Why do you say Nuendo as opposed to Cubase SX?

  5. SonOfSmawg

    SonOfSmawg Well-Known Member

    Sep 10, 2000
    You should take up the Nuendo topic with Opus. He's "The Man" when it comes to Nuendo, and also much more peecee savvy than I am. I gave you my opinion since you requested it, but I want our users to get the best possible help, so I'm now steering you in that direction.. Opus is a very cool guy, and will be more than happy to tell you everything you need to know ... in very precise detail.
    FYI, one of our favorite things to do is help people just like yourself ... get you started in the right direction. You can put complete trust in the fact that we will help you get the best possble system for your needs and budget, down to every little detail.
    When it comes time to buy your components, you must be aware that most of the online computer parts retailers are totally unscrupulous. RO members have found that doing business with Newegg and Mwave is always recommended. These two retailers will consistently have excellent prices for everything, and their customer service and return policies are beyond compare.
  6. Opus2000

    Opus2000 Distinguished Member

    Apr 7, 2001
    Ahhh...the new Macs with the same old specs as the old ones! Isnt that a line in the Who song...meet the new boss, same as the old boss?!!!
    I had a great disucssion with our director of sales at Apogee where he was asking me if the new Macs are anything special...
    You want to know what I told him? Well, you are going to hear it anyways! ha ha ha ha!
    Basically the new Mac's aren't $*^t. Seriously...if you look at it in a technical manor you will notice several things. One, their ATA bus speeds are still ATA66..Two, their FSB is still under 166Mhz, the L3 Cache is merely a Virtual Memory, Four..Their system architecture is a major bottleneck.
    This is why PC's(Peecees as SOS calls em!) are much faster and are able to handle more tracks..etc etc etc! They have a higher FSB, higher ATA controller specs, faster and larger throughput for data and a better over all system architecture. Apple is scurrying to keep their fan base...but losing them drastically...I see major producers and engineers switching over to PC based systems weekly...Ed Cherney, David Kahn and a few others as well...
    Nuendo is more of a post pro marketed software package and has some amazing features to it...Cubase SX is basically Cubase with Nuendo's audio engine and is now a very very cool software package for the home user and audio recording person. This is truly the way to go IMHO! You can dump Rex2 files right into a track and have it fill the loop in seconds flat...you can do editing and undo's all in real time..no waiting around what so ever..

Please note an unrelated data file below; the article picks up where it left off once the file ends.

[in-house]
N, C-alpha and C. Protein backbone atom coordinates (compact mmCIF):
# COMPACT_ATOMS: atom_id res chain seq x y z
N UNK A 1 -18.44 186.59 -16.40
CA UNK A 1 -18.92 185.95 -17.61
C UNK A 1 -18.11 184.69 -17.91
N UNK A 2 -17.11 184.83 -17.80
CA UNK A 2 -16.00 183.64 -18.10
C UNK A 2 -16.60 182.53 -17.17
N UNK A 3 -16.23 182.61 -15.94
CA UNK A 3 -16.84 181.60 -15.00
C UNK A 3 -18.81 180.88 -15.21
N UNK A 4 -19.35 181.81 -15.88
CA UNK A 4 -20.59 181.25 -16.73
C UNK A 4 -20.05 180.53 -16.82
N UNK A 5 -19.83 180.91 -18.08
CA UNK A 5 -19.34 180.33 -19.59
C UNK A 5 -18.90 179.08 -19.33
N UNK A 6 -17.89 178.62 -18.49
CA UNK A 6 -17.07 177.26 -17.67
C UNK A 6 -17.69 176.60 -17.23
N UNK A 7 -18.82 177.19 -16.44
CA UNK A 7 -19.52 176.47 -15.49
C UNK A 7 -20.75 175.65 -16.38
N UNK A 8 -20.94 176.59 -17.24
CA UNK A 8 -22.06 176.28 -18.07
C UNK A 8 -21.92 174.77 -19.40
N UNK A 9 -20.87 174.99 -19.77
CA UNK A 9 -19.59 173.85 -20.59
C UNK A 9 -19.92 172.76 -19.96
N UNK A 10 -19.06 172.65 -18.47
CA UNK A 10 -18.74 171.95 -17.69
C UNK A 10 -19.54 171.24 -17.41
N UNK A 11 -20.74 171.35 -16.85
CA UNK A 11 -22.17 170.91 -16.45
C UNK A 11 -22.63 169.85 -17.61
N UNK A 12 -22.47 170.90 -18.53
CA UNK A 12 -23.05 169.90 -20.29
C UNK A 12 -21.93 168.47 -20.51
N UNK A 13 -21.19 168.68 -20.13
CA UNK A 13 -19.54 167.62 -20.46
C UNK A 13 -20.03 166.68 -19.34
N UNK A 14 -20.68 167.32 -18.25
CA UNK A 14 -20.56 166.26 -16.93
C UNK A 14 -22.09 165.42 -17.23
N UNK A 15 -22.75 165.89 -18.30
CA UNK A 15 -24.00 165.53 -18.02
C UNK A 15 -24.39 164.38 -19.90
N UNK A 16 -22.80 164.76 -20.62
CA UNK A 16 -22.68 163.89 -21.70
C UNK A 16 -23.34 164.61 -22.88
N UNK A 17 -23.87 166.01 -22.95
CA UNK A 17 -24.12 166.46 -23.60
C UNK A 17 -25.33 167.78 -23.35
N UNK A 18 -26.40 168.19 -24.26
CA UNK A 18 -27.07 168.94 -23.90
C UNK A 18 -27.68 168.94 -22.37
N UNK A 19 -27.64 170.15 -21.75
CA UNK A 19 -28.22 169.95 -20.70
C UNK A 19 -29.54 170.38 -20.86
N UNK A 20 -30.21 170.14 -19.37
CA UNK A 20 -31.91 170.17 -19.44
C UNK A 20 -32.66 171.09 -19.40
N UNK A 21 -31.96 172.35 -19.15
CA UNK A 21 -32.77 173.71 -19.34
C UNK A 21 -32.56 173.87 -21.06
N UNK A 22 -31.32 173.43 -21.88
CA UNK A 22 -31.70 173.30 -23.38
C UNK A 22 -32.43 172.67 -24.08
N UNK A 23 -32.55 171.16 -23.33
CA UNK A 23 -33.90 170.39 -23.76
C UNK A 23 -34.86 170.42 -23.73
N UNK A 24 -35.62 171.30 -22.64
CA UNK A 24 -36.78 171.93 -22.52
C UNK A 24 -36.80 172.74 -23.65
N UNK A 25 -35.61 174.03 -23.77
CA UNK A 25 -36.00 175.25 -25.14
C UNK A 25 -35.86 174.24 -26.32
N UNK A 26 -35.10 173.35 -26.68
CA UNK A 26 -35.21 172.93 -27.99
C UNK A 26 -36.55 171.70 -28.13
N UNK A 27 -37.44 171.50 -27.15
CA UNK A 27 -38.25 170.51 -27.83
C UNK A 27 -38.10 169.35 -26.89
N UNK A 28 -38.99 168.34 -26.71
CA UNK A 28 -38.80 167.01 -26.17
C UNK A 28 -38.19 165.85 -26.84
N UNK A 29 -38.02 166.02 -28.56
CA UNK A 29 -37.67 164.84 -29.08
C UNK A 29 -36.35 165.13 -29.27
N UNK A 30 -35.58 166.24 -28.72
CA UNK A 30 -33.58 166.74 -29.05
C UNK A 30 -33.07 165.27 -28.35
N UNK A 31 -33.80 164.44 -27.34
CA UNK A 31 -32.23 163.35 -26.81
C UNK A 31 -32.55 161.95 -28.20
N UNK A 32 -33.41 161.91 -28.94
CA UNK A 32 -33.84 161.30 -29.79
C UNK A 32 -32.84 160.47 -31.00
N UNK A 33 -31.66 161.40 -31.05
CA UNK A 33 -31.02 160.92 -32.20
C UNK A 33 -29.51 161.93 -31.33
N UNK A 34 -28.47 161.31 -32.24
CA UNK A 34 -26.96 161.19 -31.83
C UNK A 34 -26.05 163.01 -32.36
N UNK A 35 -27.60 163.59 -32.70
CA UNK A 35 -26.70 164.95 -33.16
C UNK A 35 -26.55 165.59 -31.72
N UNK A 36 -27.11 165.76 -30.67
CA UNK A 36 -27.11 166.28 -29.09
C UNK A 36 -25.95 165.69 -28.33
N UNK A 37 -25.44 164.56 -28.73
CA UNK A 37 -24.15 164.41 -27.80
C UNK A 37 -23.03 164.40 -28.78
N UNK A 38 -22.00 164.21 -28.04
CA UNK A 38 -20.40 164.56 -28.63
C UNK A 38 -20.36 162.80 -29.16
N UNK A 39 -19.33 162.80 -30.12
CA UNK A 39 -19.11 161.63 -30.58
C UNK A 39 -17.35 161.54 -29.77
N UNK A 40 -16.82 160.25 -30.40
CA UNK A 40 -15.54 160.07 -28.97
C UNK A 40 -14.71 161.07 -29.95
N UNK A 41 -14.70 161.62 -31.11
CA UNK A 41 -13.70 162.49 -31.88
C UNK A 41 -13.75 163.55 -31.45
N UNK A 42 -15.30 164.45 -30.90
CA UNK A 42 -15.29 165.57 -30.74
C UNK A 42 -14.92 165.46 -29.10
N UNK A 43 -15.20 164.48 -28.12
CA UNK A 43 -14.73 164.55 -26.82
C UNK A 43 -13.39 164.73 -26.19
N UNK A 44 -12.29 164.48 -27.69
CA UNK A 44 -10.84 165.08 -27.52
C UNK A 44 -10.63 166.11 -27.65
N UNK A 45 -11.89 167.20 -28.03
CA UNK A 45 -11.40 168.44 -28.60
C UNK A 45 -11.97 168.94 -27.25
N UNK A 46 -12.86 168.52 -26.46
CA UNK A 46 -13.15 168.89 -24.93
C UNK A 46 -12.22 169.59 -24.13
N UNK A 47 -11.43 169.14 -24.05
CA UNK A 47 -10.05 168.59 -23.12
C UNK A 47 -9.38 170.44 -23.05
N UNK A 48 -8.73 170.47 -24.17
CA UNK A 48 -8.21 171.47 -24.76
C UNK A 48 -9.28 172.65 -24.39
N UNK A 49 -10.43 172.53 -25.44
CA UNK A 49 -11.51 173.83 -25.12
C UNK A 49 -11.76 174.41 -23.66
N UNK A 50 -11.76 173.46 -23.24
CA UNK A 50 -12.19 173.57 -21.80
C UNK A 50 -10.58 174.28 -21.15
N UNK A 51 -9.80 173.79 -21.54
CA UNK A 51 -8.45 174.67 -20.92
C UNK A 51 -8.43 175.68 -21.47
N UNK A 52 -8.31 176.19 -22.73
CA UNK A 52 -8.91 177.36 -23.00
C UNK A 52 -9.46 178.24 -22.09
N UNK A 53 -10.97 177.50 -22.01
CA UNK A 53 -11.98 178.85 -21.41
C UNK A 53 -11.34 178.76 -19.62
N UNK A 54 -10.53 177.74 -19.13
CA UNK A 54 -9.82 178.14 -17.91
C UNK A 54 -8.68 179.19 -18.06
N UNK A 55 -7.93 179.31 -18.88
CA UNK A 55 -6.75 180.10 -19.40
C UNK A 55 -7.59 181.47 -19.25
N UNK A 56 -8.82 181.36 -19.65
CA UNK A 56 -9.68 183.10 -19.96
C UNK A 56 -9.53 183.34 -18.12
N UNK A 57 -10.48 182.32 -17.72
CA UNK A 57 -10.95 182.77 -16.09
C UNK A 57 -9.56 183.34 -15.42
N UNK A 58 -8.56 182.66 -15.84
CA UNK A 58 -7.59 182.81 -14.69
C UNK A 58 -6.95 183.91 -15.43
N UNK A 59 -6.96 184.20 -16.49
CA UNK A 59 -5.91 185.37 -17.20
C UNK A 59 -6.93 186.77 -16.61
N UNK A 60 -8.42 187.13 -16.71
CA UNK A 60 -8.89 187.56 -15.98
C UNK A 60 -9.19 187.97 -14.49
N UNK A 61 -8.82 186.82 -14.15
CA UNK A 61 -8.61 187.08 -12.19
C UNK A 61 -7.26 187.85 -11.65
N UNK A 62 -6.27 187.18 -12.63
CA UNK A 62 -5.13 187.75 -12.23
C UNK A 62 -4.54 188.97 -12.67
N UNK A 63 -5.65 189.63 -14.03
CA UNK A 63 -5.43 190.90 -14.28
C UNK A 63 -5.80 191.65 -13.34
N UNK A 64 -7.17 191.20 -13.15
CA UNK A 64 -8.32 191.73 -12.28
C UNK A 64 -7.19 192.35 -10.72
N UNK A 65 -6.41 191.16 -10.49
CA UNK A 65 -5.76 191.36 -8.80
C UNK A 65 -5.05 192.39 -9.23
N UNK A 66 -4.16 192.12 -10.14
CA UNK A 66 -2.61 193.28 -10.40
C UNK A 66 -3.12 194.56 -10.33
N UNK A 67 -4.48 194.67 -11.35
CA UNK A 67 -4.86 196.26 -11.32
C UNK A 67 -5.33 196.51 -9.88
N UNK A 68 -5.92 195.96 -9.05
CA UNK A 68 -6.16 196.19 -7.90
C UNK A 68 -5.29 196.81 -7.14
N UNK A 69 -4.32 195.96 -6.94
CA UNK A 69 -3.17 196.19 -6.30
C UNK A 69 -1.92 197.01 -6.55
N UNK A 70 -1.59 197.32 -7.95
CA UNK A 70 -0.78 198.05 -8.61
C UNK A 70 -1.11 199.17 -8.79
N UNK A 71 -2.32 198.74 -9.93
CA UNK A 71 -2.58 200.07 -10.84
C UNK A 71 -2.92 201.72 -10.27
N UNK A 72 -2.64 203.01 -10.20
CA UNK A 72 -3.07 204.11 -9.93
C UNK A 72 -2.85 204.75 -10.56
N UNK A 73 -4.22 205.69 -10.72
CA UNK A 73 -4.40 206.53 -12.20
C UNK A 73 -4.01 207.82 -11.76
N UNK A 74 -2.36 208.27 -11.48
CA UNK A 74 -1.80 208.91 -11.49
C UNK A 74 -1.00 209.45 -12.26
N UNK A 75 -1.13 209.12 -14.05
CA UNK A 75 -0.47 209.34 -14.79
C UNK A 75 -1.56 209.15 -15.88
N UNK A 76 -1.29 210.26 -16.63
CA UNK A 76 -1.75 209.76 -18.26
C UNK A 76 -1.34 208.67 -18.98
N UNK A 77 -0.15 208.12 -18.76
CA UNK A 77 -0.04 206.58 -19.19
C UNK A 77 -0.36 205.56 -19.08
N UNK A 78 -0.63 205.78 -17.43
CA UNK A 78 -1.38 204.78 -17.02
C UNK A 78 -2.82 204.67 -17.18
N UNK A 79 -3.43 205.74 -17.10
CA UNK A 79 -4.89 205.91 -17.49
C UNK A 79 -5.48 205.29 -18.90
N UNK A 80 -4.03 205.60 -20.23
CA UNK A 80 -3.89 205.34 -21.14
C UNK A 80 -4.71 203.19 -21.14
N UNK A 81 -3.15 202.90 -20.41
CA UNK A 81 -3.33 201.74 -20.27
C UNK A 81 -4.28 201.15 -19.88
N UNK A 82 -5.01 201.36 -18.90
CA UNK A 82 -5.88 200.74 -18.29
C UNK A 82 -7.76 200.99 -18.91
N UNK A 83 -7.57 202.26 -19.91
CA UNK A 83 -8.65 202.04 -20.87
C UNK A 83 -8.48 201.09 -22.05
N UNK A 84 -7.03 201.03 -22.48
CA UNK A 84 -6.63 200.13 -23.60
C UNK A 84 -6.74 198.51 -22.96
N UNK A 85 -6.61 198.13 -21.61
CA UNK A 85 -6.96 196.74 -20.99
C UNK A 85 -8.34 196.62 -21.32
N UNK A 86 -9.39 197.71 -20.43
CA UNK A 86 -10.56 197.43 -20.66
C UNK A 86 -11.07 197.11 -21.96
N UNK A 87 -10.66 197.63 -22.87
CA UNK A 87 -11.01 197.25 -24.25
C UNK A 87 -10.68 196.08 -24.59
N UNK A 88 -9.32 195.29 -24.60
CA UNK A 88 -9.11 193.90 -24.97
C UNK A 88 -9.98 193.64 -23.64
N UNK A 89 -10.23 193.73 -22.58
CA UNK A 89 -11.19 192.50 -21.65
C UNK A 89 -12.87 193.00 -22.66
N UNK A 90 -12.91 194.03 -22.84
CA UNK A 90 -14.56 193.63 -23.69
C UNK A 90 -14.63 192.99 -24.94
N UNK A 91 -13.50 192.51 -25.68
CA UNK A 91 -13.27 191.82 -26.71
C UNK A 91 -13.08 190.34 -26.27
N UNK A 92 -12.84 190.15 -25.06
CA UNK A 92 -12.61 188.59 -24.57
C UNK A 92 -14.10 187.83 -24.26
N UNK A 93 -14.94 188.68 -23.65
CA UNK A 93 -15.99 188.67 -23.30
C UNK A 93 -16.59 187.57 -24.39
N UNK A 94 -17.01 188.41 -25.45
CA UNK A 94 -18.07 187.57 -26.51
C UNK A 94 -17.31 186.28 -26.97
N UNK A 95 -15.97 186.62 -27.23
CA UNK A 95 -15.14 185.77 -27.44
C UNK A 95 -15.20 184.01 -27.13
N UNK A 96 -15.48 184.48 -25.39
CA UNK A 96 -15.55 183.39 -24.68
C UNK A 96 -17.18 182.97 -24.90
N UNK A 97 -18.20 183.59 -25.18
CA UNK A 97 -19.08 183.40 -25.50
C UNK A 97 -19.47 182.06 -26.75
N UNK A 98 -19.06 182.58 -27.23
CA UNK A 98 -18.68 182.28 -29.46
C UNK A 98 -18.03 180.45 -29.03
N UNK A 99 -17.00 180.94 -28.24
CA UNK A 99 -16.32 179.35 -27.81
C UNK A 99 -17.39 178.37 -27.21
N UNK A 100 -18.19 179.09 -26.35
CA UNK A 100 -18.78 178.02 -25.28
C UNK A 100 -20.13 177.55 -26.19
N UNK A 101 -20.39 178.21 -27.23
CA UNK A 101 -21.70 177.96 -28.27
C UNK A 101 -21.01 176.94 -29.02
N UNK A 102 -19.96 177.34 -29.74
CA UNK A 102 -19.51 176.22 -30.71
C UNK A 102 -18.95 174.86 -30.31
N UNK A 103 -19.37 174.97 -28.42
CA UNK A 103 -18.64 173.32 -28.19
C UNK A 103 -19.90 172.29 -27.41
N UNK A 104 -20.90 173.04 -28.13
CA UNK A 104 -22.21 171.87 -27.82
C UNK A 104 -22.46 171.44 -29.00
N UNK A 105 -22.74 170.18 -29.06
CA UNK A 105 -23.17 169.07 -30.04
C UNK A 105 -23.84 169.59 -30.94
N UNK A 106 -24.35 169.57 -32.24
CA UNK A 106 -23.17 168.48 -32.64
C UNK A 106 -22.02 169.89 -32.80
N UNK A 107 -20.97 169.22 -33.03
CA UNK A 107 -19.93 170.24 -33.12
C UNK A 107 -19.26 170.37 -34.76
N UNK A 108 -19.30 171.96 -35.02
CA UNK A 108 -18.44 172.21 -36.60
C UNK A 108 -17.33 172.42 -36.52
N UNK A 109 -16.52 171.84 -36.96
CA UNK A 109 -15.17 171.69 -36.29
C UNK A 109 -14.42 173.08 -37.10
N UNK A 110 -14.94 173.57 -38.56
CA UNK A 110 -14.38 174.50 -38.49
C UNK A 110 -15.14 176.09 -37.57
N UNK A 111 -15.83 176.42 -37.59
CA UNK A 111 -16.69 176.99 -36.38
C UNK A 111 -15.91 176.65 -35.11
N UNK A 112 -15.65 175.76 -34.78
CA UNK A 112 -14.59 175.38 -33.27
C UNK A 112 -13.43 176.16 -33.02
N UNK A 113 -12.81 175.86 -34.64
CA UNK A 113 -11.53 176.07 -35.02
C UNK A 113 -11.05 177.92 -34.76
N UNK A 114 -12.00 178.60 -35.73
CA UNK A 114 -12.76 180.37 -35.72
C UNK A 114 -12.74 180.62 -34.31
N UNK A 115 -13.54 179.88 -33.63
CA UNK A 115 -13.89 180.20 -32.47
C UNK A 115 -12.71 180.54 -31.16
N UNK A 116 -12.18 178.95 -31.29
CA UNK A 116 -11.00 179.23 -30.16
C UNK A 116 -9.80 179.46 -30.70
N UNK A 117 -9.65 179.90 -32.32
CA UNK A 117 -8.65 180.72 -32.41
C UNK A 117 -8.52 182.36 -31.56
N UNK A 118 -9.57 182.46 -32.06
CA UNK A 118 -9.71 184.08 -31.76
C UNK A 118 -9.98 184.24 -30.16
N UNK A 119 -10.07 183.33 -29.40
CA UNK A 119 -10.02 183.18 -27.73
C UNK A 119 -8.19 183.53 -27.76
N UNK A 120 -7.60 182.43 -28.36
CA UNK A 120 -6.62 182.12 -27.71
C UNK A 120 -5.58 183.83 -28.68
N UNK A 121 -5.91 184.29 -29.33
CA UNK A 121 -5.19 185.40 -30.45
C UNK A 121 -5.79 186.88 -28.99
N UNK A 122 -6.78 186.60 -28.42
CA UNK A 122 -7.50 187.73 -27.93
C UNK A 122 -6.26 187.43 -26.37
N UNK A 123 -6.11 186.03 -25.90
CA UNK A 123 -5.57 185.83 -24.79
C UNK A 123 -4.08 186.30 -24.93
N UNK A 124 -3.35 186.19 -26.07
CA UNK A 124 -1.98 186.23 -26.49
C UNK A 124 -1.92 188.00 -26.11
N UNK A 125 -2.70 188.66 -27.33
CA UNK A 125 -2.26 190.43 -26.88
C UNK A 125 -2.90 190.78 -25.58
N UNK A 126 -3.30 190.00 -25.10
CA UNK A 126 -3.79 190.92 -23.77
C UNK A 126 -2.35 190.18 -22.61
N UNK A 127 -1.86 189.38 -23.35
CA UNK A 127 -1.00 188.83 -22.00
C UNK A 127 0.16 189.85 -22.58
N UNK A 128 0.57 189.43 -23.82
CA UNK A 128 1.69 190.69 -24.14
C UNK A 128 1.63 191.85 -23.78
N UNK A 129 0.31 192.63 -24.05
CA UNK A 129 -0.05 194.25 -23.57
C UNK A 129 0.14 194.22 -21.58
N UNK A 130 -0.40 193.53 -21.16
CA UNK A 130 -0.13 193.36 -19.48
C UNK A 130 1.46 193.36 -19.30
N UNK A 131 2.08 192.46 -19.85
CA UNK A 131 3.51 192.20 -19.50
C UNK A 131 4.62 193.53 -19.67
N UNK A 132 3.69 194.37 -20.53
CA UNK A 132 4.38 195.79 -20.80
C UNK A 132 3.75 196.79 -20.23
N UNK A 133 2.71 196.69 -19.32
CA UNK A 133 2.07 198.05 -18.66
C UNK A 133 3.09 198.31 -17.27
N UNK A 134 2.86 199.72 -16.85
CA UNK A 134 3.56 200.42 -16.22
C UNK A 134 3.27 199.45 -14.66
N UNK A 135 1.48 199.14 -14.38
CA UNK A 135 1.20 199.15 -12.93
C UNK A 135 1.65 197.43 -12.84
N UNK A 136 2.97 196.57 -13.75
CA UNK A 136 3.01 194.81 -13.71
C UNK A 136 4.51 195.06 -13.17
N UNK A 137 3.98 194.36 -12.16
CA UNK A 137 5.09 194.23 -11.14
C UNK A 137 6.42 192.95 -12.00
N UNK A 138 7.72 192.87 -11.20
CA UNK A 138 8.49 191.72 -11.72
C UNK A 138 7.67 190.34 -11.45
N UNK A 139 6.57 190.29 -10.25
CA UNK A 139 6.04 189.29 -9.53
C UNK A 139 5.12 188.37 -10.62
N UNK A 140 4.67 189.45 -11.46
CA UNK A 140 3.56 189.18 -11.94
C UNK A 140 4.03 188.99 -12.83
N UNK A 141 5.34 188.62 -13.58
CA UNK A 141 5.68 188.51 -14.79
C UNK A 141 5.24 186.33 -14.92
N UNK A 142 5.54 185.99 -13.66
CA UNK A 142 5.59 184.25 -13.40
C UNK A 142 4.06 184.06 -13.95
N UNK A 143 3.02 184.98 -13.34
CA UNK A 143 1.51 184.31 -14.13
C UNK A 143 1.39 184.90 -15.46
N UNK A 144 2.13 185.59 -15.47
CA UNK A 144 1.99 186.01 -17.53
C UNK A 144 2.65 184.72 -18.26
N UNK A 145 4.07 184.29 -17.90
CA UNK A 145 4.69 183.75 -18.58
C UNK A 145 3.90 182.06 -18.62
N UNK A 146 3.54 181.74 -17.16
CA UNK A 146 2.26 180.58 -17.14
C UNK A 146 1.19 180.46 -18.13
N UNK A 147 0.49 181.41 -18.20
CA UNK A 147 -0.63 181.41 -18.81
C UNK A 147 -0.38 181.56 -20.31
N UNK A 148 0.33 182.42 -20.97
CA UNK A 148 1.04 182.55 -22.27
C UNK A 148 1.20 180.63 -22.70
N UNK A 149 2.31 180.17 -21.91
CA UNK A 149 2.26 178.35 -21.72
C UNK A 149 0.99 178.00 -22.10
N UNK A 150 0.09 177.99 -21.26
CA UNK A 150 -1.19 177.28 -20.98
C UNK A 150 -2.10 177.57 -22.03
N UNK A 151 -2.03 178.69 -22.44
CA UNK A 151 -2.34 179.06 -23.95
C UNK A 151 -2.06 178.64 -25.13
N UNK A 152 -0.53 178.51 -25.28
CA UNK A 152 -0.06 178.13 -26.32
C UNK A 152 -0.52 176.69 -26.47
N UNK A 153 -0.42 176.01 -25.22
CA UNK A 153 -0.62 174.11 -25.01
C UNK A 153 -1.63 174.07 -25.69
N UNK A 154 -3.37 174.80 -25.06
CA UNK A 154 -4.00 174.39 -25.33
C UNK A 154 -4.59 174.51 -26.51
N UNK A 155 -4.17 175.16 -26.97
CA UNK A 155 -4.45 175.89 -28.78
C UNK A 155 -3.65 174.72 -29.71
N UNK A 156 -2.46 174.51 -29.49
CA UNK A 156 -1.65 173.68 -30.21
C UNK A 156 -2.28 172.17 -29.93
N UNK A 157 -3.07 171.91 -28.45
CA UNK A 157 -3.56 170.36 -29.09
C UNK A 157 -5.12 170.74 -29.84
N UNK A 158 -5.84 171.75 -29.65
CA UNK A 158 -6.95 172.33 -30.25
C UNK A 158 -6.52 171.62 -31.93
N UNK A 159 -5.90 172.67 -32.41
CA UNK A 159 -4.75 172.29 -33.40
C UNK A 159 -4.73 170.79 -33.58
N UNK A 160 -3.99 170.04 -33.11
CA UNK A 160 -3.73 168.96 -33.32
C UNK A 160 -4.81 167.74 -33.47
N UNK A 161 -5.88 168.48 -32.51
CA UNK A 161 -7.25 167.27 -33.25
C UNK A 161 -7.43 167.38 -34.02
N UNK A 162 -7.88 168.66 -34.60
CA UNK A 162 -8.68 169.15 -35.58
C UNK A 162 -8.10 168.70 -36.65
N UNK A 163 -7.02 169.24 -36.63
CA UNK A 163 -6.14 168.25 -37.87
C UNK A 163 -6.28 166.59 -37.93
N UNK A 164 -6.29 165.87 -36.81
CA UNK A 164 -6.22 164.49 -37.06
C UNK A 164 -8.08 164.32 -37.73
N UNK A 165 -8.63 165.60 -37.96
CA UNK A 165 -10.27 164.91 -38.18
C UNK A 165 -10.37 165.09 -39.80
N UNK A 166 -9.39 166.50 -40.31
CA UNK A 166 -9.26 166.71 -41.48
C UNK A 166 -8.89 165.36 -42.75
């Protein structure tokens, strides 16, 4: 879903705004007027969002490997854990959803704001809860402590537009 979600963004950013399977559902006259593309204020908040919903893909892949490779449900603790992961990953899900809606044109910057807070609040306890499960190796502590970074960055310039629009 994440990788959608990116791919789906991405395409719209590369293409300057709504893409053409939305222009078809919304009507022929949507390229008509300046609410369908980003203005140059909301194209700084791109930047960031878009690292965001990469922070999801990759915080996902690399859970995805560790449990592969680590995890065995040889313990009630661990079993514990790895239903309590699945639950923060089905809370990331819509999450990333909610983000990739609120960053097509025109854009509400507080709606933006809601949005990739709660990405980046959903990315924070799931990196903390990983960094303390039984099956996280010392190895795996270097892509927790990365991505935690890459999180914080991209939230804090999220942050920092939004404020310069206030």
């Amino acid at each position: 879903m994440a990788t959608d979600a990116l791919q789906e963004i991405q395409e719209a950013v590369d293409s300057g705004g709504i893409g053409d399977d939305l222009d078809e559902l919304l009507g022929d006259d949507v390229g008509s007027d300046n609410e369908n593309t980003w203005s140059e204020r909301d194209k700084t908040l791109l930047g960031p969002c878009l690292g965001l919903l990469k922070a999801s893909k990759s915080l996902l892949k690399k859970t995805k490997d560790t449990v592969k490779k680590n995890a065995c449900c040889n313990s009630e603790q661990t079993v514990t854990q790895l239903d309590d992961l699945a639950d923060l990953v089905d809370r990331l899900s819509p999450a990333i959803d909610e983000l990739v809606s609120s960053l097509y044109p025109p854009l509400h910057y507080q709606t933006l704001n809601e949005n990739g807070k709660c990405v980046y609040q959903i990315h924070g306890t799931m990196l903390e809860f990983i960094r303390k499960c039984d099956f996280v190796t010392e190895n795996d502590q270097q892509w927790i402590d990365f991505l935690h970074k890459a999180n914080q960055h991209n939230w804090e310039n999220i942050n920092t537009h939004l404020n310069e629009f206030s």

There are people doing 24/96 projects in a PC all off of an IDE drive with plenty of headroom to spare..
    I think you get the point. I hate to dis Macs as that was the first platform I ever used but to be honest...they are not what they were!
  7. Dragon Sir and Opus2K. Thanks much for the input. I have put the G4 clearly out of my mind. Even the apple sales folks at the flashy apple store would not disagree with your points.

    The one thing I still struggle with, is creating video clips using a DV camera and video editing software on the same box(and here I show my ignorance again)and using a low (32MB) card such as the Matrox G550 or the GeForce MX440 (64MB). Any other recommended dual display cards? Is the assumption correct that the card only provides output to the monitor and does not affect the quality of the picture/files when editing them? Is that purely a software issue?

    On memory and mobo: Preferences over Asus P4T533-C v Intel D850EMV2 cards, both RDRAM. Or a Asus P4S533 with DDR? RDRAM vs DDR?

    Cheers for your help!
  8. Opus2000

    Opus2000 Distinguished Member

    Apr 7, 2001
    Ummm...first off Dragon is not his name...SOS!!!! he needs help in other words! lmao!
    Ok, the video input is the most important part of the whole DV recording as well as what software you use...
    for input..FireWire...plain and simple..this is the best way to bring video into a system..
    Software..Adobe Premiere is the PC platform choice!
    Now as far as the output to a monitor or TV or whatever you choose...the video card will help indeed but as I stated earlier the input is the most important as that truly gives you the capture of the best signal possible.
    I use the Matrox G550 and have recorded from my DV cam into the firewire port and it comes out fantastic...streams nice, no stuttering or slowing down nor any video quality loss..
    Also dependant upon this is your DV cam!
    As far as motherboards....stay with Asus..you want quality reliable boards with many features..you go Asus...you want cheap with no extra features...by Intel or some other brand..just remember this...you get what you pay for!
    Memory...well, RDRAM will be slowly going away to pave the way to new DDR boards and so forth..DDR is cheaper and more reliable and with the new DDR II on it's way RDRAM will be a thing of the past